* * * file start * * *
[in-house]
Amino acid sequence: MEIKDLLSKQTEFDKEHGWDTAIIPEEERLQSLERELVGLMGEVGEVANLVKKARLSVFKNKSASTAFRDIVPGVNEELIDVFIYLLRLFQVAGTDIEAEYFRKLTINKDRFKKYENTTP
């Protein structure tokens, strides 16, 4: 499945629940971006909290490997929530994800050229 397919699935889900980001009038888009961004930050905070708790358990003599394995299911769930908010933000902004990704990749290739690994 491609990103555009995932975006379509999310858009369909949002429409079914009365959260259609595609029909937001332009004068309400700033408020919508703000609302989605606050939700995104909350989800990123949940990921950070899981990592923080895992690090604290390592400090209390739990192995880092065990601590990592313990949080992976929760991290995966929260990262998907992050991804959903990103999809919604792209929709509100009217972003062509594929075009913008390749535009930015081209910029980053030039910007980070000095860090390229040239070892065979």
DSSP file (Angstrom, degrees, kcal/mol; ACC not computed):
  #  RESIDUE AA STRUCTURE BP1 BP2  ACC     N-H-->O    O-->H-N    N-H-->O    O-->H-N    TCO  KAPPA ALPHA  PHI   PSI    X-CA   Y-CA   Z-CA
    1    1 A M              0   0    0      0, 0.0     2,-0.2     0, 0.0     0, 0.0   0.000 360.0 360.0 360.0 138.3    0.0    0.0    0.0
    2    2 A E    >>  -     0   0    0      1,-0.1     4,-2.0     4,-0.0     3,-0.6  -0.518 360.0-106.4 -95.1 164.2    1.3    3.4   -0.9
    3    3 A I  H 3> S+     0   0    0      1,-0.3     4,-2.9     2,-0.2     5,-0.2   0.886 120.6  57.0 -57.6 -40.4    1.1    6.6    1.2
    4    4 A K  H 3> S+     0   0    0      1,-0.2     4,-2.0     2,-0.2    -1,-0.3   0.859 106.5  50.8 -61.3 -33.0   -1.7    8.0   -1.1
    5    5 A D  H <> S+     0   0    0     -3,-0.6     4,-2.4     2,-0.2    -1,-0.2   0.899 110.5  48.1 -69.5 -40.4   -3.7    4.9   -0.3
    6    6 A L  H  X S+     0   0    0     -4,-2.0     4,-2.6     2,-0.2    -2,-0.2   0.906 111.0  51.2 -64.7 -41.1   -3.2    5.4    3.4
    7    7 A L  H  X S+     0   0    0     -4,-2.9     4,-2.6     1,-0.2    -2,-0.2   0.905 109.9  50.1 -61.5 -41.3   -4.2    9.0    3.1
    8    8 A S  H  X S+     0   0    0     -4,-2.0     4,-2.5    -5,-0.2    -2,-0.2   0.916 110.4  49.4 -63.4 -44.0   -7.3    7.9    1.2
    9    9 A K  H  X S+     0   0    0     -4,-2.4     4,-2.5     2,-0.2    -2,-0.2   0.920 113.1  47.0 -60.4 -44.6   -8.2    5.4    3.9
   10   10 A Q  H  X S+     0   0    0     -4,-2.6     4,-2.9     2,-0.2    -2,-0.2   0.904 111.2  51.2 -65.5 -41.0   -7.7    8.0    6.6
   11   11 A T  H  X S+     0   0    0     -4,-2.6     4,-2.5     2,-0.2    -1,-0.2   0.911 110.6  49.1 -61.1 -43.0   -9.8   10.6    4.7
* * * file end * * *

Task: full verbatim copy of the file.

[in-house]
Amino acid sequence: MEIKDLLSKQTEFDKEHGWDTAIIPEEERLQSLERELVGLMGEVGEVANLVKKARLSVFKNKSASTAFRDIVPGVNEELIDVFIYLLRLFQVAGTDIEAEYFRKLTINKDRFKKYENTTP
């Protein structure tokens, strides 16, 4: 499945629940971006909290490997929530994800050229 397919699935889900980001009038888009961004930050905070708790358990003599394995299911769930908010933000902004990704990749290739690994 491609990103555009995932975006379509999310858009369909949002429409079914009365959260259609595609029909937001332009004068309400700033408020919508703000609302989605606050939700995104909350989800990123949940990921950070899981990592923080895992690090604290390592400090209390739990192995880092065990601590990592313990949080992976929760991290995966929260990262998907992050991804959903990103999809919604792209929709509100009217972003062509594929075009913008390749535009930015081209910029980053030039910007980070000095860090390229040239070892065979």
DSSP file (Angstrom, degrees, kcal/mol; ACC not computed):
  #  RESIDUE AA STRUCTURE BP1 BP2  ACC     N-H-->O    O-->H-N    N-H-->O    O-->H-N    TCO  KAPPA ALPHA  PHI   PSI    X-CA   Y-CA   Z-CA
    1    1 A M              0   0    0      0, 0.0     2,-0.2     0, 0.0     0, 0.0   0.000 360.0 360.0 360.0 138.3    0.0    0.0    0.0
    2    2 A E    >>  -     0   0    0      1,-0.1     4,-2.0     4,-0.0     3,-0.6  -0.518 360.0-106.4 -95.1 164.2    1.3    3.4   -0.9
    3    3 A I  H 3> S+     0   0    0      1,-0.3     4,-2.9     2,-0.2     5,-0.2   0.886 120.6  57.0 -57.6 -40.4    1.1    6.6    1.2
    4    4 A K  H 3> S+     0   0    0      1,-0.2     4,-2.0     2,-0.2    -1,-0.3   0.859 106.5  50.8 -61.3 -33.0   -1.7    8.0   -1.1
    5    5 A D  H <> S+     0   0    0     -3,-0.6     4,-2.4     2,-0.2    -1,-0.2   0.899 110.5  48.1 -69.5 -40.4   -3.7    4.9   -0.3
    6    6 A L  H  X S+     0   0    0     -4,-2.0     4,-2.6     2,-0.2    -2,-0.2   0.906 111.0  51.2 -64.7 -41.1   -3.2    5.4    3.4
    7    7 A L  H  X S+     0   0    0     -4,-2.9     4,-2.6     1,-0.2    -2,-0.2   0.905 109.9  50.1 -61.5 -41.3   -4.2    9.0    3.1
    8    8 A S  H  X S+     0   0    0     -4,-2.0     4,-2.5    -5,-0.2    -2,-0.2   0.916 110.4  49.4 -63.4 -44.0   -7.3    7.9    1.2
    9    9 A K  H  X S+     0   0    0     -4,-2.4     4,-2.5     2,-0.2    -2,-0.2   0.920 113.1  47.0 -60.4 -44.6   -8.2    5.4    3.9
   10   10 A Q  H  X S+     0   0    0     -4,-2.6     4,-2.9     2,-0.2    -2,-0.2   0.904 111.2  51.2 -65.5 -41.0   -7.7    8.0    6.6
   11   11 A T  H  X S+     0   0    0     -4,-2.6     4,-2.5     2,-0.2    -1,-0.2   0.911 110.6  49.1 -61.1 -43.0   -9.8   10.6    4.7